3 Board assurance on legal requirements

Before the review, the board and principal of the school completed the ERO board assurance statement and self-audit checklists. In these documents they attested that they had taken all reasonable steps to meet their legislative obligations related to the following:

  • board administration
  • curriculum
  • management of health, safety and welfare
  • personnel management
  • finance
  • asset management.  

During the review, ERO checked the following items because they have a potentially high impact on student safety and wellbeing:

  • emotional safety of students (including prevention of bullying and sexual harassment)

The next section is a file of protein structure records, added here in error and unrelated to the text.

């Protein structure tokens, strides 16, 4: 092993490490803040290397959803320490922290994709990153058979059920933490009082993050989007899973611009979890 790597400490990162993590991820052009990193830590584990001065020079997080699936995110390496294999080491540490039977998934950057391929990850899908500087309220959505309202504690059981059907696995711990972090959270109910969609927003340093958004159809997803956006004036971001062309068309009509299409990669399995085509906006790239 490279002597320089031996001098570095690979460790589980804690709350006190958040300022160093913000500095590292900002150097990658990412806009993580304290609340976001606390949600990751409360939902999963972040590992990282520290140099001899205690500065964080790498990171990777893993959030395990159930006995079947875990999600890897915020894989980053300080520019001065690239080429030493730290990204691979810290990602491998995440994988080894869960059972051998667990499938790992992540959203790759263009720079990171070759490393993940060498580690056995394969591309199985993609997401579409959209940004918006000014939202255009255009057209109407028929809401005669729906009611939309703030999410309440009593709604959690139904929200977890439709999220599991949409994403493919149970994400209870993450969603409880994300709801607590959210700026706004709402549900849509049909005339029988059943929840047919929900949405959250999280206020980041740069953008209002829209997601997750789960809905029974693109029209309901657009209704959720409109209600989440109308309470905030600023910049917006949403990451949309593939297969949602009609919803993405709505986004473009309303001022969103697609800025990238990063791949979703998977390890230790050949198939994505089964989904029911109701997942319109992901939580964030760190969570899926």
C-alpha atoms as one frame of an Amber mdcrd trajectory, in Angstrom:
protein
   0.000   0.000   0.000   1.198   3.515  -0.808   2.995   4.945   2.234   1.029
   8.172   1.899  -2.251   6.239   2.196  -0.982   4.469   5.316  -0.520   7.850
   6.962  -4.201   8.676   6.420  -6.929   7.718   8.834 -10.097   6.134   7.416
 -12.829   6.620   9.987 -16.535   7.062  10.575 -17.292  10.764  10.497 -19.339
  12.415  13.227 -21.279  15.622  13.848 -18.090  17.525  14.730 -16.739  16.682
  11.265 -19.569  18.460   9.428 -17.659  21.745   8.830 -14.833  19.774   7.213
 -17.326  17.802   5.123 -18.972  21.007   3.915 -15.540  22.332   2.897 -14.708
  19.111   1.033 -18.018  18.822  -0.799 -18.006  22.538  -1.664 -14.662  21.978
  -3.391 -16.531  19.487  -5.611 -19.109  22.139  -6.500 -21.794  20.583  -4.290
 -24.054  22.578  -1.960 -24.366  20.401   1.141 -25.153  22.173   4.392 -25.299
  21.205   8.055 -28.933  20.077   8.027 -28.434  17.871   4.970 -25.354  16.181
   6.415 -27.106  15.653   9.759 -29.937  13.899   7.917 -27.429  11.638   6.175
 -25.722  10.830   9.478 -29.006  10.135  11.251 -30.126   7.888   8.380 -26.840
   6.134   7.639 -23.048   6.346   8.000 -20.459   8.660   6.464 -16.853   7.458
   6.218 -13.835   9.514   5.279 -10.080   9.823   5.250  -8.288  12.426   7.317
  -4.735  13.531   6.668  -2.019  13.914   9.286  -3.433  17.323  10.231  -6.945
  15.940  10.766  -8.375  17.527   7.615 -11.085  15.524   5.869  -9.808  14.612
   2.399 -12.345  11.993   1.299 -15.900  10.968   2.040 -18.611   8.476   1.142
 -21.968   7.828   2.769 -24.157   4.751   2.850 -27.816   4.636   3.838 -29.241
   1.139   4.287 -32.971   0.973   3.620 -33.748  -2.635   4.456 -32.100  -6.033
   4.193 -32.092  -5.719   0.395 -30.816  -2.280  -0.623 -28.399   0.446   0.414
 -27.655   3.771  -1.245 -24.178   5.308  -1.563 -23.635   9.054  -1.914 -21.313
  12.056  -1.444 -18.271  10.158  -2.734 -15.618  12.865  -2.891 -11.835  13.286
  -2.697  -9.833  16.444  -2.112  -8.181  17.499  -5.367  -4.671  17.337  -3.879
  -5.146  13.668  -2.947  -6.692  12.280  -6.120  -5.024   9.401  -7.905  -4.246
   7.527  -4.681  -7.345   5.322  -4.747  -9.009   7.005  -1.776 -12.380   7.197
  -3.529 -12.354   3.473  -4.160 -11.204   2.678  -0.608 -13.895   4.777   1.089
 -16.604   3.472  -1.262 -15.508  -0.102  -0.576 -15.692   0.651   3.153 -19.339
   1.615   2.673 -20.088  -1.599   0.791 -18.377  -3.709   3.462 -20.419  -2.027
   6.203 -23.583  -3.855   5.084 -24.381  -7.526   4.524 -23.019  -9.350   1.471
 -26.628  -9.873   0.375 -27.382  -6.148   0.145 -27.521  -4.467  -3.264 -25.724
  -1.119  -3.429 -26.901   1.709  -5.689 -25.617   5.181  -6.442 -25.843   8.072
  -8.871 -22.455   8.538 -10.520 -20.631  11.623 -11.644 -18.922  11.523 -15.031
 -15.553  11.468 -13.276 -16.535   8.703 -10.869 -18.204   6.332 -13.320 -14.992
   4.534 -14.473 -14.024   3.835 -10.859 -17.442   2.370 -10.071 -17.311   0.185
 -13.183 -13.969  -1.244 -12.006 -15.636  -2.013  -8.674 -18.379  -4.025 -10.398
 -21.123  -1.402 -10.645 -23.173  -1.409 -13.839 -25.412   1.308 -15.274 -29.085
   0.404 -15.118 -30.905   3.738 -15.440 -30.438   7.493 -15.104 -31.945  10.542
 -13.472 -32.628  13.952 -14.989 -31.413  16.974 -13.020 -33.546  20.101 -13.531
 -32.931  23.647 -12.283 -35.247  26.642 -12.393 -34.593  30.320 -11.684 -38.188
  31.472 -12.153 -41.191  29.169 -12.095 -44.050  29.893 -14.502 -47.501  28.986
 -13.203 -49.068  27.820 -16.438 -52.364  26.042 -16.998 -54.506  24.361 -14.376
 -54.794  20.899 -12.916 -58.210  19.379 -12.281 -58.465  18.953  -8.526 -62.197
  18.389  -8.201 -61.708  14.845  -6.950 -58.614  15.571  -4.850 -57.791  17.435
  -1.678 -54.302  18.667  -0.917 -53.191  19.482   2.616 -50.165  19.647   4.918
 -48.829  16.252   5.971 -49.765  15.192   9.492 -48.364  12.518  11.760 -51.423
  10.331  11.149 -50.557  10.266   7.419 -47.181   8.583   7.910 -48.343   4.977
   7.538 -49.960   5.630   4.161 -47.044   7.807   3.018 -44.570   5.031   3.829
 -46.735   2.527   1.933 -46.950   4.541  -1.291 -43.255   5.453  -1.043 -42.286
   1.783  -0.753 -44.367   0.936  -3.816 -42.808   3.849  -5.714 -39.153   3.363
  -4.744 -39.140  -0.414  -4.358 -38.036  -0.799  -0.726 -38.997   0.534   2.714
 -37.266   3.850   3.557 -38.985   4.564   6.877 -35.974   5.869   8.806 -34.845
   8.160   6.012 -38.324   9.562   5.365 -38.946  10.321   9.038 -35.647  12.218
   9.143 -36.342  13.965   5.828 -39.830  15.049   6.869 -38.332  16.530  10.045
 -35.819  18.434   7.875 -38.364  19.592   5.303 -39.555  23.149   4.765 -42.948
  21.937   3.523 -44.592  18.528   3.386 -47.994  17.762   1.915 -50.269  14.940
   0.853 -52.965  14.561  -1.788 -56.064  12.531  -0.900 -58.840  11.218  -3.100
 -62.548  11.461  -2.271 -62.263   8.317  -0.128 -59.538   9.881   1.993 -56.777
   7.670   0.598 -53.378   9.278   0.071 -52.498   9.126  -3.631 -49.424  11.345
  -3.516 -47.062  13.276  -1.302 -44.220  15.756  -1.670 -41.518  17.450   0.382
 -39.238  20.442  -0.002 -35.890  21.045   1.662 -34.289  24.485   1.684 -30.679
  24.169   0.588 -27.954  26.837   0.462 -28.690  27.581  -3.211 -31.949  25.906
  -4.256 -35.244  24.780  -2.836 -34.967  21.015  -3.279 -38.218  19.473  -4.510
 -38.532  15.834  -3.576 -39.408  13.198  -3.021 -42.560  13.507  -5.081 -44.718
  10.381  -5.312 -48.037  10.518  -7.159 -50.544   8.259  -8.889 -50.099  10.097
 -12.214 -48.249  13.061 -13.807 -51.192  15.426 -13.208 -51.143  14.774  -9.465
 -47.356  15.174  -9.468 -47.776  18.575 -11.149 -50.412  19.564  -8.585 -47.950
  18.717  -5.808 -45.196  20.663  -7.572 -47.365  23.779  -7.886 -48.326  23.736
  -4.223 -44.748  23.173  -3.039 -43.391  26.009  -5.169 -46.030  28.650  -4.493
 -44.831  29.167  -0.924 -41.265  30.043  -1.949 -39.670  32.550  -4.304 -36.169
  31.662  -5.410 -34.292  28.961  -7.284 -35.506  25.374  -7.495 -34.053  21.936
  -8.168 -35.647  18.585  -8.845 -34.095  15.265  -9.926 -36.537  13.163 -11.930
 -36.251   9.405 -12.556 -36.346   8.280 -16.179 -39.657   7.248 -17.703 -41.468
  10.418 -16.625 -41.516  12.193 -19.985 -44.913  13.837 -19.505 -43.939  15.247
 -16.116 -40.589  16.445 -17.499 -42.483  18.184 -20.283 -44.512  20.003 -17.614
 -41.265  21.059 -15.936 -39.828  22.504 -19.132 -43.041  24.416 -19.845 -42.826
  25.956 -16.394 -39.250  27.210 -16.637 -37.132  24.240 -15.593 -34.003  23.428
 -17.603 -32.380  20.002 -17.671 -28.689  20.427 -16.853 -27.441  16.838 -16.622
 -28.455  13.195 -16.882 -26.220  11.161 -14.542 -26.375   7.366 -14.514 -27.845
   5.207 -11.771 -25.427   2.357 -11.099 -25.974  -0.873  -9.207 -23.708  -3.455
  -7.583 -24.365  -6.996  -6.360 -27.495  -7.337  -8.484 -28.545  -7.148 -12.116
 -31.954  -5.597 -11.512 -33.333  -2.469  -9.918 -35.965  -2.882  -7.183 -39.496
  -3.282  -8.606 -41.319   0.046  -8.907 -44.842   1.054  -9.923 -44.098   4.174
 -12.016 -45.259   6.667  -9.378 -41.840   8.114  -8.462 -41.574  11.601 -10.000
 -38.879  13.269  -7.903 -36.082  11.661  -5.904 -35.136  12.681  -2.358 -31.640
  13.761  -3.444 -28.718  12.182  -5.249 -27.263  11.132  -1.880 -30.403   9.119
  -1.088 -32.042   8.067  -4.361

• physical safety of students
  • teacher registration and certification
  • processes for appointing staff
  • stand down, suspension, expulsion and exclusion of students
  • attendance
  • school policies in relation to meeting the requirements of the Vulnerable Children Act 2014.

4 Going forward

Key strengths of the school

For sustained improvement and future learner success, the school can draw on existing strengths in:

  • community and whānau engagement that enhances the curriculum and underpins learning partnerships for learning
  • leadership practices that focus on building teacher capability
  • a curriculum that prioritises Māori and Pacific culture and heritage.

Next steps

For sustained improvement and future learner success, development priorities are in:

  • strengthening the use of student achievement information to provide an aligned and focused approach to accelerating achievement and reducing in-school disparity